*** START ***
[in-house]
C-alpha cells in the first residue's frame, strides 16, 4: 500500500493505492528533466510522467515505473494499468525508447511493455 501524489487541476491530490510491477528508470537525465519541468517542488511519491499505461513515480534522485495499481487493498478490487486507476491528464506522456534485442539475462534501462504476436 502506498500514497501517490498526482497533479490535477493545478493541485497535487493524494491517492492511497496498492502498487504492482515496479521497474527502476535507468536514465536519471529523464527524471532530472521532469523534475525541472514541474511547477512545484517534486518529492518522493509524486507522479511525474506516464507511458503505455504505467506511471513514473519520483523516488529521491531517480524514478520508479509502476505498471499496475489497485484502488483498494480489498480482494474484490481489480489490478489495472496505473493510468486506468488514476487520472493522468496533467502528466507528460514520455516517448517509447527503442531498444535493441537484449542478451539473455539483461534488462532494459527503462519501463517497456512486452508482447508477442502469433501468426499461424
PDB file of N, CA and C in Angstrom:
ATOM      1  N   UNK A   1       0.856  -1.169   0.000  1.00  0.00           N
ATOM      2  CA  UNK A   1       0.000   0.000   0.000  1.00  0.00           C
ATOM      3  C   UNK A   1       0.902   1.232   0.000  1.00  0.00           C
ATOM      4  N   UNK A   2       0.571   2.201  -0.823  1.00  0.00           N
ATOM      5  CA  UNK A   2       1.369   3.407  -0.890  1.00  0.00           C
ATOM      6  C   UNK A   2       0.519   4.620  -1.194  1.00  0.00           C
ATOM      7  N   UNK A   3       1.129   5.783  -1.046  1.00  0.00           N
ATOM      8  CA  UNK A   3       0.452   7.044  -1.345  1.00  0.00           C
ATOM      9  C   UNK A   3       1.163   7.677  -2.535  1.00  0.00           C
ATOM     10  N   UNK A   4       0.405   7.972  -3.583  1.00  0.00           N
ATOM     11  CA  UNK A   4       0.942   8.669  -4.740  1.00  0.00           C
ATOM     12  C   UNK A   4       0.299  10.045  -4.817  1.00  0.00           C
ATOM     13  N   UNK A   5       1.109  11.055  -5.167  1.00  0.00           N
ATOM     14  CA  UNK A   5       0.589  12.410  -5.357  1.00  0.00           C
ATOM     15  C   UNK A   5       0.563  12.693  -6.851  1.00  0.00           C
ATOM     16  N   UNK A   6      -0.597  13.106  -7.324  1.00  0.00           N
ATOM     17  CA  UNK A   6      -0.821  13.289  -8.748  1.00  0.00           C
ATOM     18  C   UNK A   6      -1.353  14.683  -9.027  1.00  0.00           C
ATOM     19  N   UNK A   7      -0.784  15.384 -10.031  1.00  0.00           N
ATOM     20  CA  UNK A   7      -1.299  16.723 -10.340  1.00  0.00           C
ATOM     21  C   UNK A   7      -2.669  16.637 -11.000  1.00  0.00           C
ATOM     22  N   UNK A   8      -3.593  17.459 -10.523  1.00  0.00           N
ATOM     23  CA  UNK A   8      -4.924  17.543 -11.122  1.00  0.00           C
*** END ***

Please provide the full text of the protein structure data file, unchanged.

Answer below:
[in-house]
C-alpha cells in the first residue's frame, strides 16, 4: 500500500493505492528533466510522467515505473494499468525508447511493455 501524489487541476491530490510491477528508470537525465519541468517542488511519491499505461513515480534522485495499481487493498478490487486507476491528464506522456534485442539475462534501462504476436 502506498500514497501517490498526482497533479490535477493545478493541485497535487493524494491517492492511497496498492502498487504492482515496479521497474527502476535507468536514465536519471529523464527524471532530472521532469523534475525541472514541474511547477512545484517534486518529492518522493509524486507522479511525474506516464507511458503505455504505467506511471513514473519520483523516488529521491531517480524514478520508479509502476505498471499496475489497485484502488483498494480489498480482494474484490481489480489490478489495472496505473493510468486506468488514476487520472493522468496533467502528466507528460514520455516517448517509447527503442531498444535493441537484449542478451539473455539483461534488462532494459527503462519501463517497456512486452508482447508477442502469433501468426499461424
PDB file of N, CA and C in Angstrom:
ATOM      1  N   UNK A   1       0.856  -1.169   0.000  1.00  0.00           N
ATOM      2  CA  UNK A   1       0.000   0.000   0.000  1.00  0.00           C
ATOM      3  C   UNK A   1       0.902   1.232   0.000  1.00  0.00           C
ATOM      4  N   UNK A   2       0.571   2.201  -0.823  1.00  0.00           N
ATOM      5  CA  UNK A   2       1.369   3.407  -0.890  1.00  0.00           C
ATOM      6  C   UNK A   2       0.519   4.620  -1.194  1.00  0.00           C
ATOM      7  N   UNK A   3       1.129   5.783  -1.046  1.00  0.00           N
ATOM      8  CA  UNK A   3       0.452   7.044  -1.345  1.00  0.00           C
ATOM      9  C   UNK A   3       1.163   7.677  -2.535  1.00  0.00           C
ATOM     10  N   UNK A   4       0.405   7.972  -3.583  1.00  0.00           N
ATOM     11  CA  UNK A   4       0.942   8.669  -4.740  1.00  0.00           C
ATOM     12  C   UNK A   4       0.299  10.045  -4.817  1.00  0.00           C
ATOM     13  N   UNK A   5       1.109  11.055  -5.167  1.00  0.00           N
ATOM     14  CA  UNK A   5       0.589  12.410  -5.357  1.00  0.00           C
ATOM     15  C   UNK A   5       0.563  12.693  -6.851  1.00  0.00           C
ATOM     16  N   UNK A   6      -0.597  13.106  -7.324  1.00  0.00           N
ATOM     17  CA  UNK A   6      -0.821  13.289  -8.748  1.00  0.00           C
ATOM     18  C   UNK A   6      -1.353  14.683  -9.027  1.00  0.00           C
ATOM     19  N   UNK A   7      -0.784  15.384 -10.031  1.00  0.00           N
ATOM     20  CA  UNK A   7      -1.299  16.723 -10.340  1.00  0.00           C
ATOM     21  C   UNK A   7      -2.669  16.637 -11.000  1.00  0.00           C
ATOM     22  N   UNK A   8      -3.593  17.459 -10.523  1.00  0.00           N
ATOM     23  CA  UNK A   8      -4.924  17.543 -11.122  1.00  0.00           C